Ocwen Financial is a step closer to the day when it can resume purchases of mortgage servicing rights.
The West Palm Beach, Fla., company has reached a new agreement with the New York State Department of Financial Services, it said in an 8-K filing this week. The consent order follows a February agreement with California regulators.
The New York agreement modifies a December 2014 order in which Ocwen agreed to pay a $150 million fine and remove founder and Executive Chairman William Erbey from the company over the backdating of foreclosure letters to consumers. It also required the state to approve MSR purchases.
Under the new order, the third-party operations monitor created in 2014 will be terminated in three weeks. Following a previously scheduled servicing examination, the restrictions on MSRs purchases could be lifted. The date of that exam was not included in the 8-K.
"Ocwen continues to work cooperatively with the New York State Department of Financial Services and believes that its entry into the 2017 consent order, which provides for the termination of the operations monitorship, is in the best interest of its shareholders, customers, servicing clients, employees and other stakeholders," the company said in an emailed statement.
However, if the state regulator finds that Ocwen has failed to comply with the new consent order or otherwise determines its servicing operations are materially deficient, it may require the company to retain an independent consultant to review and issue recommendations, the 8-K filing said.
"In this consent order, NYSDFS is requiring that the operations monitor will issue a final report identifying the outstanding corrective measures that Ocwen must implement to address identified weaknesses and deficiencies in Ocwen's operations," a statement from the regulator said. "DFS will actively supervise Ocwen's progress in addressing the required corrective measures and, after a year, conduct an in-depth examination of Ocwen's remediation. DFS reserves the right to install a consultant for an additional year if, after this examination, DFS finds that Ocwen has failed to effectively address the corrective measures. DFS also reserves the right to examine Ocwen at any time."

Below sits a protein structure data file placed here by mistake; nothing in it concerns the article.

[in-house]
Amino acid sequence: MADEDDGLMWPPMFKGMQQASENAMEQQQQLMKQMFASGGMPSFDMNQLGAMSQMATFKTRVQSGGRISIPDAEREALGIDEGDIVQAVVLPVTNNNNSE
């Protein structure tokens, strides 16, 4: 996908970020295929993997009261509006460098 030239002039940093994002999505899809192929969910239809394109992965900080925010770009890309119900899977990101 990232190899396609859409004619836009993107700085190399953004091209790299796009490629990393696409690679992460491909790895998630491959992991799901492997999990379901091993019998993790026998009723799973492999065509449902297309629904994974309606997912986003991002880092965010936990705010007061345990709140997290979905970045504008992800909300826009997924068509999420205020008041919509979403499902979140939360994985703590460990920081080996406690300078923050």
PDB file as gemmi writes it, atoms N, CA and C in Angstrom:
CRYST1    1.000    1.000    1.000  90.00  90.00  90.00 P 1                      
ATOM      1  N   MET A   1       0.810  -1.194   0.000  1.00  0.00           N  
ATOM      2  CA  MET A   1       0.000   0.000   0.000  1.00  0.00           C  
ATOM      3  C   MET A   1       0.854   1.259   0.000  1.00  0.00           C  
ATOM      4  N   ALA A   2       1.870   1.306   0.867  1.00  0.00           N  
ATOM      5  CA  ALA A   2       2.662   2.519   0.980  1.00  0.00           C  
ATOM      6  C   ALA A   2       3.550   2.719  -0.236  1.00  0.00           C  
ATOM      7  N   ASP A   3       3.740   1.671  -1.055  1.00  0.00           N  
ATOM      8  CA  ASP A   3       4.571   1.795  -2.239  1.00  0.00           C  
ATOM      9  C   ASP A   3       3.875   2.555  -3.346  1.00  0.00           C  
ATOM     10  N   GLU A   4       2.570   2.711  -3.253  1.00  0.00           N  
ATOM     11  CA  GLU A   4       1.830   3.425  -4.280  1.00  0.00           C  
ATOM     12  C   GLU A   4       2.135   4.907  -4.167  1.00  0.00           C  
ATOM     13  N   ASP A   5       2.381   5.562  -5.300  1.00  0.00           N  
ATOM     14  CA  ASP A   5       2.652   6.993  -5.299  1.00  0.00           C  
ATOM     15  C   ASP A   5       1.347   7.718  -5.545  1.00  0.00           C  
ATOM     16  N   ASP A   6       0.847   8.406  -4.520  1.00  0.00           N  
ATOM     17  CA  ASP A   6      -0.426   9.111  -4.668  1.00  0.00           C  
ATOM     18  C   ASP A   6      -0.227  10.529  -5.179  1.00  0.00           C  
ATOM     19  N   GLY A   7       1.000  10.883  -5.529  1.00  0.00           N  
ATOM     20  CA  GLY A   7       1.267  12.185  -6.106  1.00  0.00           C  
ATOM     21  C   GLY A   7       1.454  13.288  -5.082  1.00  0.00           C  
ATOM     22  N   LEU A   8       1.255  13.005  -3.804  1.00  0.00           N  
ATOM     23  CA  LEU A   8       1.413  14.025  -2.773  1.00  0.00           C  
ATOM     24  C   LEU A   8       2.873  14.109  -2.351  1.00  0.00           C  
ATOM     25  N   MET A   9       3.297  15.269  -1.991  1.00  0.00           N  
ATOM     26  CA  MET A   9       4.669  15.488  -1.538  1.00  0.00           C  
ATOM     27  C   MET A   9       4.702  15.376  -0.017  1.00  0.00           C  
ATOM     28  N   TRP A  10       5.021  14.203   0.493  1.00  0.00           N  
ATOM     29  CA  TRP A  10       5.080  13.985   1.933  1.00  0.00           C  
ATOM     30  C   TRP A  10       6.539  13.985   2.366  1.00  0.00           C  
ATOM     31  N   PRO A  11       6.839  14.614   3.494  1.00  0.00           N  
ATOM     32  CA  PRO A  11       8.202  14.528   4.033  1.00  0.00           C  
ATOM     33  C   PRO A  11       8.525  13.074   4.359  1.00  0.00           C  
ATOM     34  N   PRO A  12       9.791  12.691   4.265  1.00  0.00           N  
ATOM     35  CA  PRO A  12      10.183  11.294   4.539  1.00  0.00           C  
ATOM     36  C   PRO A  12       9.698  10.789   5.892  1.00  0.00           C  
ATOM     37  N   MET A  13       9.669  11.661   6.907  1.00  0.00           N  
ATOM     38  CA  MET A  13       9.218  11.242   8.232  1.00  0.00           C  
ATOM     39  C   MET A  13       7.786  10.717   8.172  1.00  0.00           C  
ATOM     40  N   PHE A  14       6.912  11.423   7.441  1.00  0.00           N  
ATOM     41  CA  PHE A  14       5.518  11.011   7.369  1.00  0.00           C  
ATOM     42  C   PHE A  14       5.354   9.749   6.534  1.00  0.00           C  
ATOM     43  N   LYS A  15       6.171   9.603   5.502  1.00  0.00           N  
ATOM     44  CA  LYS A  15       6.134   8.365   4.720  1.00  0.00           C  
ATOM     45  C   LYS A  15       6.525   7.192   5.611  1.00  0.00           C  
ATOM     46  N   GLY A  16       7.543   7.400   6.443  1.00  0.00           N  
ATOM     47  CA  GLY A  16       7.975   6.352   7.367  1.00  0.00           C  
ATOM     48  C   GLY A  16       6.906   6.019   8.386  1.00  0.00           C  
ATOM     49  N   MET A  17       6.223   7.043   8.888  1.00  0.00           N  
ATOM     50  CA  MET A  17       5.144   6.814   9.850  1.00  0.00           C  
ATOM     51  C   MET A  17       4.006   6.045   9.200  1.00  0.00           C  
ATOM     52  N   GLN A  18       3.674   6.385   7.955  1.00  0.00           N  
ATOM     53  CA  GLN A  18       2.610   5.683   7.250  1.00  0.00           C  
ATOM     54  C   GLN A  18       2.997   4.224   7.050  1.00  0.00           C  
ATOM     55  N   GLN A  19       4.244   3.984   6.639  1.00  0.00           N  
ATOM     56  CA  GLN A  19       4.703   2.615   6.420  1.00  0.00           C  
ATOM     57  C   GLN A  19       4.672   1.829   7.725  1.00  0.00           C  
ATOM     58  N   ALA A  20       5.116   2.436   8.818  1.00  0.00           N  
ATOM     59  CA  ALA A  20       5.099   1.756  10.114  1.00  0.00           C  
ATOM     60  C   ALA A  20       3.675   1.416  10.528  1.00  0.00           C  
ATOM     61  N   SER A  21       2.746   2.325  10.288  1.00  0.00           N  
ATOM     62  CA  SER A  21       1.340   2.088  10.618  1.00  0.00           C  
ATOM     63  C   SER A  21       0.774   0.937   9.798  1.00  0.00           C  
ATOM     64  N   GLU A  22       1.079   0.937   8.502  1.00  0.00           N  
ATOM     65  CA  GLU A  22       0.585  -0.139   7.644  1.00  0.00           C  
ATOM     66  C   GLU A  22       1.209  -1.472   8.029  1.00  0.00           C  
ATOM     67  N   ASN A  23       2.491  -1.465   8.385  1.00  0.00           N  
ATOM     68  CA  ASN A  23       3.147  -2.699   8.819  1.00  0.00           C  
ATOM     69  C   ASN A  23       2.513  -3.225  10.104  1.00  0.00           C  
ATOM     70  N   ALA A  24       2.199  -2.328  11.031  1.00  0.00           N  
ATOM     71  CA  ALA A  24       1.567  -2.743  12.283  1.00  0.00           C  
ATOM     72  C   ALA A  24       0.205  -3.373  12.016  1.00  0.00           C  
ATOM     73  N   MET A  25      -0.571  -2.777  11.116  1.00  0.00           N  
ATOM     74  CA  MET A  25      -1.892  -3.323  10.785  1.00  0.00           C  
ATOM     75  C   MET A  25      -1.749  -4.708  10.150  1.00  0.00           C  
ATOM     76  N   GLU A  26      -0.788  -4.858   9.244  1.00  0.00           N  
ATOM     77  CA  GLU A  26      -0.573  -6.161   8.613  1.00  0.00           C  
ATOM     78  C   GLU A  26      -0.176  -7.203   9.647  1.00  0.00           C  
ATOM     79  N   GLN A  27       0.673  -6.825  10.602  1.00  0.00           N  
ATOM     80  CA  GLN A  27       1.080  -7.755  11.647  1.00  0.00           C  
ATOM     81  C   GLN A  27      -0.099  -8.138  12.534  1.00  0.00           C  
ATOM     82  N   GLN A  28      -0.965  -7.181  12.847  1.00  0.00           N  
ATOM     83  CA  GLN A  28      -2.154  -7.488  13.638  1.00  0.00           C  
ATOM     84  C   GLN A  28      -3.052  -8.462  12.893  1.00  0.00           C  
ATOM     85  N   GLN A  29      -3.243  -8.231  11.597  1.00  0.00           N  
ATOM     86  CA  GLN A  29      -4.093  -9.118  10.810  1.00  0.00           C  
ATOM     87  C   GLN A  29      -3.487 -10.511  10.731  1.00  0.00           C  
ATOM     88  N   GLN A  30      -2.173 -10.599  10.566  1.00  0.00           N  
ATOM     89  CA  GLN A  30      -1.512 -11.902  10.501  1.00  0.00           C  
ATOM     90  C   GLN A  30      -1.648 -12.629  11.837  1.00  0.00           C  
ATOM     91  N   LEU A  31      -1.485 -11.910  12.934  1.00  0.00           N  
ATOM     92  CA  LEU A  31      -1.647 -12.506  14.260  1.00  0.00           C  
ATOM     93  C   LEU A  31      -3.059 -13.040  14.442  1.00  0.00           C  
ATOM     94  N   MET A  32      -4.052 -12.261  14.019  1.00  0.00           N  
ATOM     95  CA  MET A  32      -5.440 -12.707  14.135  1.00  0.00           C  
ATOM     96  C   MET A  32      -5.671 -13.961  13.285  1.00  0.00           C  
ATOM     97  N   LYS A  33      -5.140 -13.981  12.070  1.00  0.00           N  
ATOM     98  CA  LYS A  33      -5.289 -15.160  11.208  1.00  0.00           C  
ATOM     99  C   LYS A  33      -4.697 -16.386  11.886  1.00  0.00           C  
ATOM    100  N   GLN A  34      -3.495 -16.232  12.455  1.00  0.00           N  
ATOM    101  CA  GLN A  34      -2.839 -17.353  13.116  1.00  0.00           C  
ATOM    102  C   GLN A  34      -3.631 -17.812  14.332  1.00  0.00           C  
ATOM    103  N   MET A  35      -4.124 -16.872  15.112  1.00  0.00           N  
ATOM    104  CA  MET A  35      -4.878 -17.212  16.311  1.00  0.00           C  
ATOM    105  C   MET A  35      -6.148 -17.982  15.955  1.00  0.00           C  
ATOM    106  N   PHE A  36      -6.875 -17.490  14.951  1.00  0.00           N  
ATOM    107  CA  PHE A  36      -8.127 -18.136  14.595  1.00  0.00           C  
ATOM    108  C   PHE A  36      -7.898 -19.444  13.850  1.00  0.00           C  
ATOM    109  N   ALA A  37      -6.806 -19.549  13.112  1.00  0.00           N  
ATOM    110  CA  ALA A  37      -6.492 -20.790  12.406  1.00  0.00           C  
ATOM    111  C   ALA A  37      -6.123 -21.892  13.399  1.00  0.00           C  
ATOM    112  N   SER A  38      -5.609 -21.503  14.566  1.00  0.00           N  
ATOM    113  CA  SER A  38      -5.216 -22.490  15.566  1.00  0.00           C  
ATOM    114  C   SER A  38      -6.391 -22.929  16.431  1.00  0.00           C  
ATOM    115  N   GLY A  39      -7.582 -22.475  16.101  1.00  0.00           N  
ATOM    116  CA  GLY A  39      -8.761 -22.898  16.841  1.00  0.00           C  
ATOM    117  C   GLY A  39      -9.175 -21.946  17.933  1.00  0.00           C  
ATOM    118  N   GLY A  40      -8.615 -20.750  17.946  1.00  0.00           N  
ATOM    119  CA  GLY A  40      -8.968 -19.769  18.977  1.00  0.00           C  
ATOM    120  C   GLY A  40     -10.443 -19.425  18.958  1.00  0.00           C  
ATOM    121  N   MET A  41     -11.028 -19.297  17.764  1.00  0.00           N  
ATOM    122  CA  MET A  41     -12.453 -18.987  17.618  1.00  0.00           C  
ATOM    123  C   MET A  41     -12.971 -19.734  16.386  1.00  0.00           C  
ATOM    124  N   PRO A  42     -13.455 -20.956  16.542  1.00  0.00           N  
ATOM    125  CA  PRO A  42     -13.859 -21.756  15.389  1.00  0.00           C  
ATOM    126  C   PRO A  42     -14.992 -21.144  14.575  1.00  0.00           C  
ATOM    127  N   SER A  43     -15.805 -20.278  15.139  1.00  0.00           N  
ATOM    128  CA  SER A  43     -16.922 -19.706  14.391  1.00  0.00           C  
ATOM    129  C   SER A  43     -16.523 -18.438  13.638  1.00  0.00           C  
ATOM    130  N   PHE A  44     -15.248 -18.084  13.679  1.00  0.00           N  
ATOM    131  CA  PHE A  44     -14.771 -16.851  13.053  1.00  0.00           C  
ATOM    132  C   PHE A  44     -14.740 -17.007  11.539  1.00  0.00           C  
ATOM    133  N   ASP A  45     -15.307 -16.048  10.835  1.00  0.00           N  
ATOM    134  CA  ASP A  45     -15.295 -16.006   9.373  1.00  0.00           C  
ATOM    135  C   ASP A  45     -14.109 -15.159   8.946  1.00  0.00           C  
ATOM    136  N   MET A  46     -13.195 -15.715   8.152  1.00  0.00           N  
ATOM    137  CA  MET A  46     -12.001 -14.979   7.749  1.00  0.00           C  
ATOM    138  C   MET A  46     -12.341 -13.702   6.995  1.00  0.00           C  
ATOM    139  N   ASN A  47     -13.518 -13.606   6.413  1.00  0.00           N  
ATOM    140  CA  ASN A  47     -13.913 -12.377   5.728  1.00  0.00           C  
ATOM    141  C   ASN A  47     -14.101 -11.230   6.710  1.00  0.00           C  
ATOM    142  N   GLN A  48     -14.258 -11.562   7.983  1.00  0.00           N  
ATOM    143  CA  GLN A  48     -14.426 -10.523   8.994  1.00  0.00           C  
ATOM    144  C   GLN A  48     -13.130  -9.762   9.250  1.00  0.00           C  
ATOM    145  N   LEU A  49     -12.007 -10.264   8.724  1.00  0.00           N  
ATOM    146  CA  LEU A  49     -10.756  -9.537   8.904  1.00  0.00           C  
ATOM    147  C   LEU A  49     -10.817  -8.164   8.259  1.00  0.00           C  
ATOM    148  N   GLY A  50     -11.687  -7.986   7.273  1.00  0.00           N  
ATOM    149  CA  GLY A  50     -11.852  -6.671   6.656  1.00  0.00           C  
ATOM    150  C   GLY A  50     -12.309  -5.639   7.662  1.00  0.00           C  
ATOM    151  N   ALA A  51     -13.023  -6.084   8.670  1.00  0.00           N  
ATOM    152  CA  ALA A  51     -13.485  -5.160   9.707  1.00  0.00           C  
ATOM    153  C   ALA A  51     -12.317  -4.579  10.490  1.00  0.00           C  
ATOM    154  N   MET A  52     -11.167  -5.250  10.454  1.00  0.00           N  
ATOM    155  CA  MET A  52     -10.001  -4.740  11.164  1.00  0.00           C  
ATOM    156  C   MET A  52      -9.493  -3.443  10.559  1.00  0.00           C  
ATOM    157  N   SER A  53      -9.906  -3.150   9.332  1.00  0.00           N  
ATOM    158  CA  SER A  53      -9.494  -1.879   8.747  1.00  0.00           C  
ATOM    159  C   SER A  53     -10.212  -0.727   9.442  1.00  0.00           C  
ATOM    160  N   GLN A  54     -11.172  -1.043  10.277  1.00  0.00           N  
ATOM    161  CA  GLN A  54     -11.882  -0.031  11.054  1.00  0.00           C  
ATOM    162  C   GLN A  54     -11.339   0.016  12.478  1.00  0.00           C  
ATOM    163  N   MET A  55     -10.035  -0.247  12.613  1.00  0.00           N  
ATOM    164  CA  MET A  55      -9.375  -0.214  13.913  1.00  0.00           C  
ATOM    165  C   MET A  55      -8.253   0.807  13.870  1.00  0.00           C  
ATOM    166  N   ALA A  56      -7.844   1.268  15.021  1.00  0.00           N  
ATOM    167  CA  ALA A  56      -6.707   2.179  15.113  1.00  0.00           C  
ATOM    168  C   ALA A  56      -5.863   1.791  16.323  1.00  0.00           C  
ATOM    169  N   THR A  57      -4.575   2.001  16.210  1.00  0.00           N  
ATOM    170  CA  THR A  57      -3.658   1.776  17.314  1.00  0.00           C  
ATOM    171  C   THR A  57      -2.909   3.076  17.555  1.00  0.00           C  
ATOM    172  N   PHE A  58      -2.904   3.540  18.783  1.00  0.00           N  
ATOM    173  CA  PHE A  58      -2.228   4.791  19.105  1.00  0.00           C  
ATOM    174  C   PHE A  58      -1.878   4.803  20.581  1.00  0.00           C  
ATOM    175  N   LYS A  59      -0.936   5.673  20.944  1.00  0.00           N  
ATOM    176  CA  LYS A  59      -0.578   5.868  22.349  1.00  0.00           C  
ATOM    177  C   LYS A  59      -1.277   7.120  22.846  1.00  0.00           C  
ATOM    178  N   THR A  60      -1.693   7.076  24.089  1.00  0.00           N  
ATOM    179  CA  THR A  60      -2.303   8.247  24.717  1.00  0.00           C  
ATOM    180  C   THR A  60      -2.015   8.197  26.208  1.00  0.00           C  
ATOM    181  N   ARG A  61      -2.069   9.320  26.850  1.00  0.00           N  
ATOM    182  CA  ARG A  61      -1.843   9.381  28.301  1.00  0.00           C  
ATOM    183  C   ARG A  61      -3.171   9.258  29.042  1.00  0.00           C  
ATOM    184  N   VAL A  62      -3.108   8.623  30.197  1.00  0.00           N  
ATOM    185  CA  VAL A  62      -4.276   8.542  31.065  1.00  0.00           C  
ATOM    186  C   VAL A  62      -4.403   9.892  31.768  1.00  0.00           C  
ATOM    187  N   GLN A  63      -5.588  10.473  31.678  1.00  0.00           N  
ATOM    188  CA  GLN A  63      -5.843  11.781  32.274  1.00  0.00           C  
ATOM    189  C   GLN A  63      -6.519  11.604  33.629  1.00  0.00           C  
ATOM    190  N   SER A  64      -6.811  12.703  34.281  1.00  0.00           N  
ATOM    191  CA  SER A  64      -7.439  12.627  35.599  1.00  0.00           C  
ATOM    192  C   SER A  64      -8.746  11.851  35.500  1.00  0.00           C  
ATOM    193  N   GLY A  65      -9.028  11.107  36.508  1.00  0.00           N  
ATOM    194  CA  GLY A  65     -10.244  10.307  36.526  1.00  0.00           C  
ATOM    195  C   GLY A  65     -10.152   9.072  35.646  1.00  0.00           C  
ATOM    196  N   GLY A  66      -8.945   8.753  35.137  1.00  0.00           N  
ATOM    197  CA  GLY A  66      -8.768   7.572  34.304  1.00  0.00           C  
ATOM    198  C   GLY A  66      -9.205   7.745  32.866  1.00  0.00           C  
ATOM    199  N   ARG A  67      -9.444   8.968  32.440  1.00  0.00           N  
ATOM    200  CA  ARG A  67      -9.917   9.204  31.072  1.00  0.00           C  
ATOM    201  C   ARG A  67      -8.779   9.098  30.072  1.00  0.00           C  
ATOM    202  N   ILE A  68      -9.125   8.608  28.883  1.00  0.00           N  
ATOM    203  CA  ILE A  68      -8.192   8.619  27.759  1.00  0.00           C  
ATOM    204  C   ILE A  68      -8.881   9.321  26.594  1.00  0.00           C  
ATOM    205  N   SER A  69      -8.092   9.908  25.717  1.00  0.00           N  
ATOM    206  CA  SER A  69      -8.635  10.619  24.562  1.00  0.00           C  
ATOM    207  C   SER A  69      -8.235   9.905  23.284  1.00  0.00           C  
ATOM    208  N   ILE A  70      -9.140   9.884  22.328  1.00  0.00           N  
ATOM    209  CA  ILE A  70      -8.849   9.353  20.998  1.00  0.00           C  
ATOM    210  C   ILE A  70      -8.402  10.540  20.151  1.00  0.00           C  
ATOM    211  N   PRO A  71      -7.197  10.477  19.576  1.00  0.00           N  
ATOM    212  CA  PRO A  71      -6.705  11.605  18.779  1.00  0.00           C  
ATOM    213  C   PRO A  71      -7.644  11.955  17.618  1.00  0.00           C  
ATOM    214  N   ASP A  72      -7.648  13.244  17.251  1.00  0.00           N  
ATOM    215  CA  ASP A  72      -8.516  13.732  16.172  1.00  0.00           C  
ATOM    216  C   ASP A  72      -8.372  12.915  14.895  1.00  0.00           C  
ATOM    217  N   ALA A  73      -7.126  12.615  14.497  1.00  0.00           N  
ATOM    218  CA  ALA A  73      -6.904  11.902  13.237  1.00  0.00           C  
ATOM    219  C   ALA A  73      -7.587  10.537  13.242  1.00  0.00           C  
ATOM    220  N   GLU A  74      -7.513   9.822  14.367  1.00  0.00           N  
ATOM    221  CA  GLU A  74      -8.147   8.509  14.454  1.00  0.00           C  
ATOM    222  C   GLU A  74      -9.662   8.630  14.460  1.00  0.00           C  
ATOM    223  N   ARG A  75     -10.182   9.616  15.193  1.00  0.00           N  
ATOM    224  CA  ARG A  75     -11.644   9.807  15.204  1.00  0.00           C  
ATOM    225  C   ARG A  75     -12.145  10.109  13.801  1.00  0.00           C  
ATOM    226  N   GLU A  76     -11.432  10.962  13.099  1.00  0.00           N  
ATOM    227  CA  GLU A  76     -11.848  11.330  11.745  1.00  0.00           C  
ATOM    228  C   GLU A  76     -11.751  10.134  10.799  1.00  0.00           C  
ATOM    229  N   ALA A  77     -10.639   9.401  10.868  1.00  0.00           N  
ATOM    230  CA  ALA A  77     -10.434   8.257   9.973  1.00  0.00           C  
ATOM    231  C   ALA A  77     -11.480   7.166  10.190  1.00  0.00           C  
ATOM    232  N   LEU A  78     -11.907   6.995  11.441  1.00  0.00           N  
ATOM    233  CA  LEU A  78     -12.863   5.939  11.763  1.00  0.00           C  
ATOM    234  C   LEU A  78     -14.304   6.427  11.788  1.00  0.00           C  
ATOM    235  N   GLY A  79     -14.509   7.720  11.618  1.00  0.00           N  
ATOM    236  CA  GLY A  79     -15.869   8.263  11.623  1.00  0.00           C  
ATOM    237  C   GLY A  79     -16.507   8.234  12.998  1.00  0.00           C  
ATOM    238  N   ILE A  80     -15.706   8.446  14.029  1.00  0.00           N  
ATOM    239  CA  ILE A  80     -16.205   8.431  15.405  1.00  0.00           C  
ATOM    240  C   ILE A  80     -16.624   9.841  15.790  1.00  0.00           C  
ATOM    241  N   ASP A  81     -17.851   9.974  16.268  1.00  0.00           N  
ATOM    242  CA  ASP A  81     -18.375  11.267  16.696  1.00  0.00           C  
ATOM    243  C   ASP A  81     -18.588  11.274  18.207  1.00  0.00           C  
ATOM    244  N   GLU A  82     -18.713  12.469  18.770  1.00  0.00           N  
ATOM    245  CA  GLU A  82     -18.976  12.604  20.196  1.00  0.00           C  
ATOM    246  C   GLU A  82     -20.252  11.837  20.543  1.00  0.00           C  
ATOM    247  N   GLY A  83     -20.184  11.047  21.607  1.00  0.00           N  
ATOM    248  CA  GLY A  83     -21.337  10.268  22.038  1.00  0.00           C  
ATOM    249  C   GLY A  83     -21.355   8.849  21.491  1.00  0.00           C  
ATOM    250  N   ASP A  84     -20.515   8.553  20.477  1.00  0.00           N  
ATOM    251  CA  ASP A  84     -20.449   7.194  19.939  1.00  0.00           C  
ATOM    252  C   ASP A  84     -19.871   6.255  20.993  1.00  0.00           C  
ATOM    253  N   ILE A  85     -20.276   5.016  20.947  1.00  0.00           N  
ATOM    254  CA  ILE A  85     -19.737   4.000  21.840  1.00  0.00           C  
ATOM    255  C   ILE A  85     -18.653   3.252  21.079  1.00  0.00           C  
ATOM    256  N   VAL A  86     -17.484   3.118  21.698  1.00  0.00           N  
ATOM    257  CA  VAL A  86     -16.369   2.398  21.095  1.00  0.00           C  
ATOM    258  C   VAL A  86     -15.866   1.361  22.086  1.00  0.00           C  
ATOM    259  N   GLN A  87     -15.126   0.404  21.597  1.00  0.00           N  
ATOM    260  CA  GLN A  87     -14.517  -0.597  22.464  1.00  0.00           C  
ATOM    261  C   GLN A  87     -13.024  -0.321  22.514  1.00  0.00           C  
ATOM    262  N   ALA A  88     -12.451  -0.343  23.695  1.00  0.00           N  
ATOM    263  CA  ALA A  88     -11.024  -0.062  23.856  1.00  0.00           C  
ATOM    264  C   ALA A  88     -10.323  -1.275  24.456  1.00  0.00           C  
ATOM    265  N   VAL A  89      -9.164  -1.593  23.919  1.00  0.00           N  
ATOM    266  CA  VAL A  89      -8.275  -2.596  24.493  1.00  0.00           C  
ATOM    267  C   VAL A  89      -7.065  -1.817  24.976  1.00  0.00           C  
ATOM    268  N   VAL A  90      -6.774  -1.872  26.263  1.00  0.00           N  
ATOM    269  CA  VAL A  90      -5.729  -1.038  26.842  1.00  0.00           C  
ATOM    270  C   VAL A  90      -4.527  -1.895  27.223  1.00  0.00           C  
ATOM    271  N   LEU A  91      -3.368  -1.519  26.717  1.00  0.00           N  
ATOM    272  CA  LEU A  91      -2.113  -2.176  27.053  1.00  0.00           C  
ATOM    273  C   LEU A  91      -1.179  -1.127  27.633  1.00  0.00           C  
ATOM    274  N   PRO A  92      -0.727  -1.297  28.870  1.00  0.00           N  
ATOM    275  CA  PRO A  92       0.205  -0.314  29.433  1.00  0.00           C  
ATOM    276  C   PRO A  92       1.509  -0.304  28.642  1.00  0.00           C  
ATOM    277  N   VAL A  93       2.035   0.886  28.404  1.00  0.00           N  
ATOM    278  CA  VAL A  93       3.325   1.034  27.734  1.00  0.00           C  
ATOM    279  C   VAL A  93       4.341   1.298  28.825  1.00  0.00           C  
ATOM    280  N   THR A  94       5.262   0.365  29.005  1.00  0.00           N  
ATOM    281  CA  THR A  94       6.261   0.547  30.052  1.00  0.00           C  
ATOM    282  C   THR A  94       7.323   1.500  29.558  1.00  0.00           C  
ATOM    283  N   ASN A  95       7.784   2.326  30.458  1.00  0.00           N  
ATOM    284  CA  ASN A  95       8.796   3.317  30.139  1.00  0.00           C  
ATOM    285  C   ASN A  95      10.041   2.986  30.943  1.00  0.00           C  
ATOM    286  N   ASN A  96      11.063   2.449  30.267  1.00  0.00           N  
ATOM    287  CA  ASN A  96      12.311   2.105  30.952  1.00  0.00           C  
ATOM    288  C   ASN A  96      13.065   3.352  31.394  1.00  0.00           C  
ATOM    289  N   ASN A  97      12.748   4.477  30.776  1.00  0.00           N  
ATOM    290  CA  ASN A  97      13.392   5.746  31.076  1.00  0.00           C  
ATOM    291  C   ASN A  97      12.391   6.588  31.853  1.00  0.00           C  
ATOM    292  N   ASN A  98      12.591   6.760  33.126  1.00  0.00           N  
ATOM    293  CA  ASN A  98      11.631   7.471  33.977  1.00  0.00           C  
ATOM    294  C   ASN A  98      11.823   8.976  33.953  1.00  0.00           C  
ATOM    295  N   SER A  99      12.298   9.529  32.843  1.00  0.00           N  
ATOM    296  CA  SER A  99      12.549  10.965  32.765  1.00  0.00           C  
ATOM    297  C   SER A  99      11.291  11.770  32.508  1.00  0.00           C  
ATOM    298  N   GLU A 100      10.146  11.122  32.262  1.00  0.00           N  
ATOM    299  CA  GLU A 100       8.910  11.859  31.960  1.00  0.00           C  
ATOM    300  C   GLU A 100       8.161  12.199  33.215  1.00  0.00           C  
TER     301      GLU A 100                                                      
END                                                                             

As a result of the New York and California restrictions, as well as servicing rights sales, Ocwen's MSR portfolio has shrunk to $209.1 billion from $464.7 billion in 2013.
Ocwen still has to clear more legal issues tied to servicing. It set aside $12.5 million in the fourth quarter for a potential settlement with the Consumer Financial Protection Bureau over its servicing practices and technology. Ocwen is also still subject to the December 2013 National Mortgage Settlement.